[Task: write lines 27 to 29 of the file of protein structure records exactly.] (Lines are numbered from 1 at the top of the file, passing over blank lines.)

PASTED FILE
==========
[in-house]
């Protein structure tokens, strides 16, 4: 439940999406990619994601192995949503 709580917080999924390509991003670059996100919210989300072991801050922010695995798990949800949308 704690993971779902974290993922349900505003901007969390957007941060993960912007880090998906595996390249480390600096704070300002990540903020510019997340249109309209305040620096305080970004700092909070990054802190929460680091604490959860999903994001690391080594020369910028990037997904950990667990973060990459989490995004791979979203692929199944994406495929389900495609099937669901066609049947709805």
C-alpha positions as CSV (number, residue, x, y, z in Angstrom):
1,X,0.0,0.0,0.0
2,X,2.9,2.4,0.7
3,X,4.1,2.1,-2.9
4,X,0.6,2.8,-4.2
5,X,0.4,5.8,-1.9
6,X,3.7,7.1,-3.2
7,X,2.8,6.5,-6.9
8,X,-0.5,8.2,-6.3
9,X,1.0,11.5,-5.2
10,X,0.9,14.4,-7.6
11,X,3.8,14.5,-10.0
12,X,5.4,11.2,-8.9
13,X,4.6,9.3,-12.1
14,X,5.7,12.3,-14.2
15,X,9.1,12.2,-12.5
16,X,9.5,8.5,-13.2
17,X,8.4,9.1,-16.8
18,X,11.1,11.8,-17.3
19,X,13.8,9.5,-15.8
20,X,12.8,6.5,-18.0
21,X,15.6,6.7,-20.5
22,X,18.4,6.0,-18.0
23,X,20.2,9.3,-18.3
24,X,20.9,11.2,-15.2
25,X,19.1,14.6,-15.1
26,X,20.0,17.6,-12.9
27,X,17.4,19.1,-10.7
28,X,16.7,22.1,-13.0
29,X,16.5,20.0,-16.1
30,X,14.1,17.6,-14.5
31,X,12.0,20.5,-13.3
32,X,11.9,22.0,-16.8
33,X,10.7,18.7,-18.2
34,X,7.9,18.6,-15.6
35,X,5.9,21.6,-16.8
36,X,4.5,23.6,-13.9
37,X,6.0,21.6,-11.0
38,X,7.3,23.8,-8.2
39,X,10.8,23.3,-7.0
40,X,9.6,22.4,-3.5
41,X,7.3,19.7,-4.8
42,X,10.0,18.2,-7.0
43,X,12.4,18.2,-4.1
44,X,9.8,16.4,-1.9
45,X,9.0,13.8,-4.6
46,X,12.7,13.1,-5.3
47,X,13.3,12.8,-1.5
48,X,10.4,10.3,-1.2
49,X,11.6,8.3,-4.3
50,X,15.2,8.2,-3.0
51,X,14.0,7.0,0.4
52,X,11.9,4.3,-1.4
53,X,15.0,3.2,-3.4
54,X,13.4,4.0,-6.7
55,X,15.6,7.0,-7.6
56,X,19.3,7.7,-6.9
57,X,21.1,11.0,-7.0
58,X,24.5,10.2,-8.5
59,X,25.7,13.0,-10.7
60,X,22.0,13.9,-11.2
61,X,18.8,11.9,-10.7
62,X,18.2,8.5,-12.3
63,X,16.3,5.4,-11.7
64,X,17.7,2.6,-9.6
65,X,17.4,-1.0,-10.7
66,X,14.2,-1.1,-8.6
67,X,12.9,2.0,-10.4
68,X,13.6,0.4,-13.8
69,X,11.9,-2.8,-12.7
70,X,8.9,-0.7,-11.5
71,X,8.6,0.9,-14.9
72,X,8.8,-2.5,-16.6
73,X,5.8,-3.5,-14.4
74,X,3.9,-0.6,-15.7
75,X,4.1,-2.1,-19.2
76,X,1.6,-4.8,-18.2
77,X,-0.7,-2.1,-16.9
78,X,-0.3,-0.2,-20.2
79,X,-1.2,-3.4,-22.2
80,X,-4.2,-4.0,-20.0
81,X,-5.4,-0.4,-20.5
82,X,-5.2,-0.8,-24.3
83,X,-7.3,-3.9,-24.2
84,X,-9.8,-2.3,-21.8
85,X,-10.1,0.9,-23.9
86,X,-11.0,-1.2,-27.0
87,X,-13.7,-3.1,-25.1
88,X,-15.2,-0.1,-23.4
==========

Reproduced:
24,X,20.9,11.2,-15.2
25,X,19.1,14.6,-15.1
26,X,20.0,17.6,-12.9